Neurology India
menu-bar5 Open access journal indexed with Index Medicus
  Users online: 1012  
 Home | Login 
About Editorial board Articlesmenu-bullet NSI Publicationsmenu-bullet Search Instructions Online Submission Subscribe Videos Etcetera Contact
  Navigate Here 
 »   Next article
 »   Previous article
 »   Table of Contents

 Resource Links
 »   Similar in PUBMED
 »  Search Pubmed for
 »  Search in Google Scholar for
 »Related articles
 »   Citation Manager
 »   Access Statistics
 »   Reader Comments
 »   Email Alert *
 »   Add to My List *
 * Requires registration (Free)

 Article Access Statistics
    PDF Downloaded81    
    Comments [Add]    

Recommend this journal


Year : 2021  |  Volume : 69  |  Issue : 7  |  Page : 135--143

Paroxysmal Hemicrania: An Update

1 Department of Neurology, Sanjay Gandhi Postgraduate Institute of Medical Sciences, Lucknow, Uttar Pradesh, India
2 Department of Neurology, King George's Medical University, Lucknow, Uttar Pradesh, India

Correspondence Address:
Dr. Vimal Kumar Paliwal
Department of Neurology, Sanjay Gandhi Postgraduate Institute of Medical Sciences, Lucknow - 226 014, Uttar Pradesh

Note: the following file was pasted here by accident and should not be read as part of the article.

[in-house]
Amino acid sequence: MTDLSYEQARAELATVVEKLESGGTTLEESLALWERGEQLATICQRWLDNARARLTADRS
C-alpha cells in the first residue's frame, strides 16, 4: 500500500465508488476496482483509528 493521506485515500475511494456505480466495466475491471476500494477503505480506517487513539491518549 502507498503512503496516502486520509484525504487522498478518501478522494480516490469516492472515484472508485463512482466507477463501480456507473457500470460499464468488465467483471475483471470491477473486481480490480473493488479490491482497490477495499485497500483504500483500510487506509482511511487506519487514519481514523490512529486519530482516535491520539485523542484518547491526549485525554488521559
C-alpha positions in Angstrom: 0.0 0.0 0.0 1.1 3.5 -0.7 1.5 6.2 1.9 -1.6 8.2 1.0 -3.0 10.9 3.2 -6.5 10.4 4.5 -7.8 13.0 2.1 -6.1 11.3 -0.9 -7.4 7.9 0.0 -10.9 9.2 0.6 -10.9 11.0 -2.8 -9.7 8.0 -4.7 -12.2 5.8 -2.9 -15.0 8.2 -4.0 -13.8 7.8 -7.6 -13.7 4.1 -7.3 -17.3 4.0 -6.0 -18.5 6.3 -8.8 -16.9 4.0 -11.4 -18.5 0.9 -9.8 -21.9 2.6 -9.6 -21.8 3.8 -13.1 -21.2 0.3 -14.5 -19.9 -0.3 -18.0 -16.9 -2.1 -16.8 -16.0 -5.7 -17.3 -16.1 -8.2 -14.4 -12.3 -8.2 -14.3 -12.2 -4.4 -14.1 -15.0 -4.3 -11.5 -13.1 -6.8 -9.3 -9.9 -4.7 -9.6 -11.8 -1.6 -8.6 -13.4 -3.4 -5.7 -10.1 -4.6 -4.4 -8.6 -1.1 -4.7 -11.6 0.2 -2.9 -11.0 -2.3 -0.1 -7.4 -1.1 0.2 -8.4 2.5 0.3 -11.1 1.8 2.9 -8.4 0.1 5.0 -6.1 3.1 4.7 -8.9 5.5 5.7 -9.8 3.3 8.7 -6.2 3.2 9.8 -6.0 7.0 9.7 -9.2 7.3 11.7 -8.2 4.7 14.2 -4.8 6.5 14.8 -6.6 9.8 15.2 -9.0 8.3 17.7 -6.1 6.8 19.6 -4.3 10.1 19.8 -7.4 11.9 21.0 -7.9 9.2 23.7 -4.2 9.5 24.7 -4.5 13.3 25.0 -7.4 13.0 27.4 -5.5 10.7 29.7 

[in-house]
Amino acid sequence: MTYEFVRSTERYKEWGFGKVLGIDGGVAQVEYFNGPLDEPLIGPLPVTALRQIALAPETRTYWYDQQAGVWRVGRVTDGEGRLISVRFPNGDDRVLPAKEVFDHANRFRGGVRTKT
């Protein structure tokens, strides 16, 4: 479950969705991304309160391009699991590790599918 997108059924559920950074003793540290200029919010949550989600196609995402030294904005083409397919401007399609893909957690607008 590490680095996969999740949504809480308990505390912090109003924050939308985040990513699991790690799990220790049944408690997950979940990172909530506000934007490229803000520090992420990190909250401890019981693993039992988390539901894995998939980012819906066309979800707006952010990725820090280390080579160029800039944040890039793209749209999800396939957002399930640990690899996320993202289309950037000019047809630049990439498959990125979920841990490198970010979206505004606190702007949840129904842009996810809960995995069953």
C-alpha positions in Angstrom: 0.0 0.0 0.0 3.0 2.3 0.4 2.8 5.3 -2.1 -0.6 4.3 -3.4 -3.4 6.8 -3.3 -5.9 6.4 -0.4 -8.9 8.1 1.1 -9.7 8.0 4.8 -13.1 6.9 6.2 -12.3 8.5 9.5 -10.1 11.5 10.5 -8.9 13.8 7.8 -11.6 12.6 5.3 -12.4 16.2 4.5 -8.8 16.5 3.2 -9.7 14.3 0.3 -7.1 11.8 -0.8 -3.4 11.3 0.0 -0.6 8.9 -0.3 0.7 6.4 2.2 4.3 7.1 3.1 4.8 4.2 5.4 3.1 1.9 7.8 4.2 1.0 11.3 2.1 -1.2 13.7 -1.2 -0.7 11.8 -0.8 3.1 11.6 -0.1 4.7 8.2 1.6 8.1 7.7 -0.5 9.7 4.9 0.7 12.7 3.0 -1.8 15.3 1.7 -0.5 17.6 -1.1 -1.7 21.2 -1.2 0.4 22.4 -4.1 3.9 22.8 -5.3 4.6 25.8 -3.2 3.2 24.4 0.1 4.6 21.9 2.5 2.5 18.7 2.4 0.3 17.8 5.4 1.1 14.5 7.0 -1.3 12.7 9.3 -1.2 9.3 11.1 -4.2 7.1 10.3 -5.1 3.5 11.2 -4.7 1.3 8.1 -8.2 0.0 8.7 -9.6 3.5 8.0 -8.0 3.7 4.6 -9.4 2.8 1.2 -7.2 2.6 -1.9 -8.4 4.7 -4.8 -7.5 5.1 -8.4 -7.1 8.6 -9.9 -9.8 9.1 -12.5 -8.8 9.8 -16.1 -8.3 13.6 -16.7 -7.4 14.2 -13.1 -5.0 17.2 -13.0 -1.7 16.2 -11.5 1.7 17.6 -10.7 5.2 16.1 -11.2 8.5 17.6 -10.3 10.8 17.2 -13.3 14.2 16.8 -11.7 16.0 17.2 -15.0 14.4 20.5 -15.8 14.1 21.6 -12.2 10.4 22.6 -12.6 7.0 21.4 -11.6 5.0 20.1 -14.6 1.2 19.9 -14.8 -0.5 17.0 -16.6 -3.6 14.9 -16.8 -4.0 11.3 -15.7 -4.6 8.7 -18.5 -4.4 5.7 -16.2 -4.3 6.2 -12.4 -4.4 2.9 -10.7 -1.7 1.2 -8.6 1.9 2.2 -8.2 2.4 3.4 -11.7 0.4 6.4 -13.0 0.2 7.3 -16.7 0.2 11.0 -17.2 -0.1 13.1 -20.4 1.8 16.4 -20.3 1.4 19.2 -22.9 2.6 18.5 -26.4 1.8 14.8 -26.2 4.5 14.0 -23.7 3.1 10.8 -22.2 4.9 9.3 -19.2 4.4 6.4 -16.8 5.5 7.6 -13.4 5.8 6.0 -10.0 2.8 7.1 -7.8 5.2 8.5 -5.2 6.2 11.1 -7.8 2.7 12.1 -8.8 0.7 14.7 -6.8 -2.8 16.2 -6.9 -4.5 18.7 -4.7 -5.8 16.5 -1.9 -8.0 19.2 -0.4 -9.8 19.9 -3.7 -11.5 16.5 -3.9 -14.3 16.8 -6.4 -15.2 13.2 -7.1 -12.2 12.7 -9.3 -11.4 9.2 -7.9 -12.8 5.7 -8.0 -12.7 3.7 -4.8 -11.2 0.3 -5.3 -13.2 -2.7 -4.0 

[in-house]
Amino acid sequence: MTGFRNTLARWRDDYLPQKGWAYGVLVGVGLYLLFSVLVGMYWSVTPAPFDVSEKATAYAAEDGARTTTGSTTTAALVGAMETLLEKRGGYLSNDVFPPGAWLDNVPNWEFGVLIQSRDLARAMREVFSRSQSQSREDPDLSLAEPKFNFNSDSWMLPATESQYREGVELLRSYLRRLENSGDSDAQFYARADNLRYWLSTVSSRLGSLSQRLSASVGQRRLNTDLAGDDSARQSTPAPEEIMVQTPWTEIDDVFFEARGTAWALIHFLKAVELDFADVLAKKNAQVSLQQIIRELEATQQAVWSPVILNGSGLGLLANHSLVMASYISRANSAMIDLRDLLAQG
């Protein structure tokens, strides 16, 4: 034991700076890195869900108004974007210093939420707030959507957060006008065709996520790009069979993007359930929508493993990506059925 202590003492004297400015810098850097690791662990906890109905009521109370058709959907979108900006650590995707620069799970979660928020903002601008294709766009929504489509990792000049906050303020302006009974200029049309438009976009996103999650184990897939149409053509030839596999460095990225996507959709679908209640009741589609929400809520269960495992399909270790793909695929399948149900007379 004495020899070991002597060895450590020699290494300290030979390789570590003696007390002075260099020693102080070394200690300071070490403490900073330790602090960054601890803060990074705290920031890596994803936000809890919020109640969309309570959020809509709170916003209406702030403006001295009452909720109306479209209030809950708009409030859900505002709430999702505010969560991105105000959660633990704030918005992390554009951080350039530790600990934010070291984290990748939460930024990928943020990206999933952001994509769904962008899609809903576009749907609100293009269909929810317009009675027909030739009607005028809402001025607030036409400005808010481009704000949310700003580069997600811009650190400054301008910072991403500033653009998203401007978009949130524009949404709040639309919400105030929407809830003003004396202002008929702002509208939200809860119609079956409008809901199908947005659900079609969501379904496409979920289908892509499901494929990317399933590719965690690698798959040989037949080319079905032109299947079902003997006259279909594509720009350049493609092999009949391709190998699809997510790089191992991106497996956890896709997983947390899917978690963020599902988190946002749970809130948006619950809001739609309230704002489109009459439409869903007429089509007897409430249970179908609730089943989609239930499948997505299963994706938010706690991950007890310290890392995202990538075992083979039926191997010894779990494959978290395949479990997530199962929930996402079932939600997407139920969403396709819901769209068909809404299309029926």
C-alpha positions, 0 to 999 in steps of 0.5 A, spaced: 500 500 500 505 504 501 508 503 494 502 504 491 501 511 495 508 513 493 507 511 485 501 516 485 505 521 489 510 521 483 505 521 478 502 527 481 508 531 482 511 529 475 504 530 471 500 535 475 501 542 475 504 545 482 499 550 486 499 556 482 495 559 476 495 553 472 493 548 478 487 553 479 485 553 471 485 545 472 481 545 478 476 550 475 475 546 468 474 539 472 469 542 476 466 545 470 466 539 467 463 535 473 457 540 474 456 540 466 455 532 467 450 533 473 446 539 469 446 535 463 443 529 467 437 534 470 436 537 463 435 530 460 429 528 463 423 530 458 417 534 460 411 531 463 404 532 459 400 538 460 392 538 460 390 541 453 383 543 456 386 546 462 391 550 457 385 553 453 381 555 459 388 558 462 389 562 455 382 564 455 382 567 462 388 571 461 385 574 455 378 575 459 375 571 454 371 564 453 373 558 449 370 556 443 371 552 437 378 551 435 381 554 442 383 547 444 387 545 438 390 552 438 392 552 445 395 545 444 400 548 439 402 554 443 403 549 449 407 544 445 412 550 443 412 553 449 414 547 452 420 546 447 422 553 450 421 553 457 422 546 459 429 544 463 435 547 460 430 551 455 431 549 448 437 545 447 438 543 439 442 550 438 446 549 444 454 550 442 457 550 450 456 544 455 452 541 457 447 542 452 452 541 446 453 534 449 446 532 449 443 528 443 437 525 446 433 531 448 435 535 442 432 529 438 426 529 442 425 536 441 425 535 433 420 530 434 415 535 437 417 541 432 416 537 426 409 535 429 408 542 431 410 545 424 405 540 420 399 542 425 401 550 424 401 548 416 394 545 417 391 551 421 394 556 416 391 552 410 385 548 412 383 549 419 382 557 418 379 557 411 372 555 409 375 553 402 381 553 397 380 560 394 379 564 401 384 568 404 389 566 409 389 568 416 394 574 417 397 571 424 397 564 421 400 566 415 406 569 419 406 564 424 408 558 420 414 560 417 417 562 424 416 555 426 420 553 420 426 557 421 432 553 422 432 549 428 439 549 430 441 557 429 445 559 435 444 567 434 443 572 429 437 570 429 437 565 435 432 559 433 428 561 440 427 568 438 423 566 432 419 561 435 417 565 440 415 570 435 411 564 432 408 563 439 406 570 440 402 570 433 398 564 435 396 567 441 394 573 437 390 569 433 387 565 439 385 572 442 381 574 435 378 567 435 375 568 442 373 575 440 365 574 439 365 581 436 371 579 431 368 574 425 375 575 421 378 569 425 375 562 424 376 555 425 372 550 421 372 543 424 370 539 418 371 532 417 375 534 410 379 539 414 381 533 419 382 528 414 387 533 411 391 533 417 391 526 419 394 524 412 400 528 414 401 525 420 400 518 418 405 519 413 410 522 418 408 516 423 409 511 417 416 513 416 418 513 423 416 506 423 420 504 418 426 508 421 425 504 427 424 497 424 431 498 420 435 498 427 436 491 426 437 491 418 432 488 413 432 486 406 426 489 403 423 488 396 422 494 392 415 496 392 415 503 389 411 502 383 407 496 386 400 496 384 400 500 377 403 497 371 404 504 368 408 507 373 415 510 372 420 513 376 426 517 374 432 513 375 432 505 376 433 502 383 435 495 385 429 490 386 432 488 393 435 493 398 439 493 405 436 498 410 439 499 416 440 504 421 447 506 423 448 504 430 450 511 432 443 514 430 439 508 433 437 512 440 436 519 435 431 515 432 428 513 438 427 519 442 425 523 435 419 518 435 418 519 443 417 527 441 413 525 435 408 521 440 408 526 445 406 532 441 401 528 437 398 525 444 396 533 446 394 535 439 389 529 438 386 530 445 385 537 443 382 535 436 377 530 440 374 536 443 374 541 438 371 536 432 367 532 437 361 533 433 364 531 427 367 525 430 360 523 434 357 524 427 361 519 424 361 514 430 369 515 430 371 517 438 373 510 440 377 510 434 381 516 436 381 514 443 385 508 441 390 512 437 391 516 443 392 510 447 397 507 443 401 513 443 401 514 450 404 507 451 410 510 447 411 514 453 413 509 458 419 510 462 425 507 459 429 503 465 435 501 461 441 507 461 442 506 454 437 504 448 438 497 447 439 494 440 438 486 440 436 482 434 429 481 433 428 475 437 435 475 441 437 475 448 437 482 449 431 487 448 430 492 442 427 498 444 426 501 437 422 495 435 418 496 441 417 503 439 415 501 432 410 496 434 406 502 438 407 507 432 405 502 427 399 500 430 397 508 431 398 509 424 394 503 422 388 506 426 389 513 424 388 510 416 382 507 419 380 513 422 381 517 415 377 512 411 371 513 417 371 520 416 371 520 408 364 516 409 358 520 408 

Login to access the Email id

Source of Support: None, Conflict of Interest: None

DOI: 10.4103/0028-3886.315982

Rights and Permissions

Paroxysmal Hemicrania (PH) is classified under trigeminal autonomic cephalalgia (TAC) as per the International Classification of Headache Disorders (ICHD). Since the first description by 0ttar Sjaastad and Inge Dale in 1974, PH has been reported by many authors. A greater understanding of PH phenotype and pathophysiology has resulted in the evolution of its diagnostic criteria, and management. We tabulated major case series of PH to describe the epidemiology, clinical features and recent updates of PH. PH is a rare headache characterized by daily, multiple paroxysms of unilateral, short-lasting (mean duration <20 minutes), side-locked headache in the distribution of ophthalmic division of trigeminal nerve with associated profound cranial autonomic symptoms. Recent ICHD classification added “restlessness” to the criteria for PH. Pain should completely respond to indomethacin to fulfil the diagnostic criteria of PH. PH should be differentiated from cluster headache, SUNCT/SUNA, and other short-lasting side-locked headaches. Trigeminal afferents possibly produce pain in PH and trigeminal-autonomic reflex explains the occurrence of autonomic features. Recently, a “permissive” central role of the hypothalamus is unveiled based on functional imaging studies. Other Cox-2 inhibitors, topiramate, calcium-channel blockers, epicranial nerve blocks have been shown to improve headache in some patients of PH who cannot tolerate indomethacin. Hypothalamic deep brain stimulation has been used in treatment-refractory cases.


Print this article     Email this article

Online since 20th March '04
Published by Wolters Kluwer - Medknow